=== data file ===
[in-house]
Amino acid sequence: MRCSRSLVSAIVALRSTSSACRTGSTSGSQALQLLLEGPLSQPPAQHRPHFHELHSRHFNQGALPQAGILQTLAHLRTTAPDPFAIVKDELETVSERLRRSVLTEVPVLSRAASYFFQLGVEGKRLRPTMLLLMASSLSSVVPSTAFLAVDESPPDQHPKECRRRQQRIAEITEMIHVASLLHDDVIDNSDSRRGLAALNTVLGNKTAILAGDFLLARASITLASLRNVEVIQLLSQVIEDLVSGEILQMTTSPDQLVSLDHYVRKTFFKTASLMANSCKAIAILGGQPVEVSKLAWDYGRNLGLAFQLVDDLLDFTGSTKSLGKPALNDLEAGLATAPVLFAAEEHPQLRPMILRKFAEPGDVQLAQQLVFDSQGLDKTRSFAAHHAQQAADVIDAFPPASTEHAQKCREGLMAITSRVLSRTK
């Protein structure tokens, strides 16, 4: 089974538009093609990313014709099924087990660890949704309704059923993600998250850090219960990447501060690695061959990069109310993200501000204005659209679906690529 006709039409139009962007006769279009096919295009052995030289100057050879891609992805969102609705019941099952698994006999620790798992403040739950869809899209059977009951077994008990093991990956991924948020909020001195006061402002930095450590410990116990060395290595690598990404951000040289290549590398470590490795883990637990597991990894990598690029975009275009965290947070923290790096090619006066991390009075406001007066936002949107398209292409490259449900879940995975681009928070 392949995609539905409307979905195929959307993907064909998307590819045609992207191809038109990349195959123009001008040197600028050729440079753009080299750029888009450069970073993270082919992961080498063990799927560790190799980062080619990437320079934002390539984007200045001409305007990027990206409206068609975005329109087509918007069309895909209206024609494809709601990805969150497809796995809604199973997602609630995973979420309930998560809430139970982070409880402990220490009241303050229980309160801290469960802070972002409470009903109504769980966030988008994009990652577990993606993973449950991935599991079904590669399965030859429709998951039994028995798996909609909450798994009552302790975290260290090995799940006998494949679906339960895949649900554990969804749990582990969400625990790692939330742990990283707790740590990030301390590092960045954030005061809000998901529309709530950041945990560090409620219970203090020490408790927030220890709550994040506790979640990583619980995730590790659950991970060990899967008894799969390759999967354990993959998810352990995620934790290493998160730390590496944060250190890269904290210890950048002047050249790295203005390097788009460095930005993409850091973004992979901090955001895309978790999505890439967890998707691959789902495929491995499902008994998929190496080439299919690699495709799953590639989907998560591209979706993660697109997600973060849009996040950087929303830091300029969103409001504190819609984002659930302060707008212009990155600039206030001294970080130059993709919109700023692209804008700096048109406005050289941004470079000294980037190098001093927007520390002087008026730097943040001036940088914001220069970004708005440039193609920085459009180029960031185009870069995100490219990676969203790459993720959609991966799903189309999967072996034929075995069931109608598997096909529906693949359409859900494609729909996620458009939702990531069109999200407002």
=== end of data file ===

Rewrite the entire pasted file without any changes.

[in-house]
Amino acid sequence: MRCSRSLVSAIVALRSTSSACRTGSTSGSQALQLLLEGPLSQPPAQHRPHFHELHSRHFNQGALPQAGILQTLAHLRTTAPDPFAIVKDELETVSERLRRSVLTEVPVLSRAASYFFQLGVEGKRLRPTMLLLMASSLSSVVPSTAFLAVDESPPDQHPKECRRRQQRIAEITEMIHVASLLHDDVIDNSDSRRGLAALNTVLGNKTAILAGDFLLARASITLASLRNVEVIQLLSQVIEDLVSGEILQMTTSPDQLVSLDHYVRKTFFKTASLMANSCKAIAILGGQPVEVSKLAWDYGRNLGLAFQLVDDLLDFTGSTKSLGKPALNDLEAGLATAPVLFAAEEHPQLRPMILRKFAEPGDVQLAQQLVFDSQGLDKTRSFAAHHAQQAADVIDAFPPASTEHAQKCREGLMAITSRVLSRTK
């Protein structure tokens, strides 16, 4: 089974538009093609990313014709099924087990660890949704309704059923993600998250850090219960990447501060690695061959990069109310993200501000204005659209679906690529 006709039409139009962007006769279009096919295009052995030289100057050879891609992805969102609705019941099952698994006999620790798992403040739950869809899209059977009951077994008990093991990956991924948020909020001195006061402002930095450590410990116990060395290595690598990404951000040289290549590398470590490795883990637990597991990894990598690029975009275009965290947070923290790096090619006066991390009075406001007066936002949107398209292409490259449900879940995975681009928070 392949995609539905409307979905195929959307993907064909998307590819045609992207191809038109990349195959123009001008040197600028050729440079753009080299750029888009450069970073993270082919992961080498063990799927560790190799980062080619990437320079934002390539984007200045001409305007990027990206409206068609975005329109087509918007069309895909209206024609494809709601990805969150497809796995809604199973997602609630995973979420309930998560809430139970982070409880402990220490009241303050229980309160801290469960802070972002409470009903109504769980966030988008994009990652577990993606993973449950991935599991079904590669399965030859429709998951039994028995798996909609909450798994009552302790975290260290090995799940006998494949679906339960895949649900554990969804749990582990969400625990790692939330742990990283707790740590990030301390590092960045954030005061809000998901529309709530950041945990560090409620219970203090020490408790927030220890709550994040506790979640990583619980995730590790659950991970060990899967008894799969390759999967354990993959998810352990995620934790290493998160730390590496944060250190890269904290210890950048002047050249790295203005390097788009460095930005993409850091973004992979901090955001895309978790999505890439967890998707691959789902495929491995499902008994998929190496080439299919690699495709799953590639989907998560591209979706993660697109997600973060849009996040950087929303830091300029969103409001504190819609984002659930302060707008212009990155600039206030001294970080130059993709919109700023692209804008700096048109406005050289941004470079000294980037190098001093927007520390002087008026730097943040001036940088914001220069970004708005440039193609920085459009180029960031185009870069995100490219990676969203790459993720959609991966799903189309999967072996034929075995069931109608598997096909529906693949359409859900494609729909996620458009939702990531069109999200407002």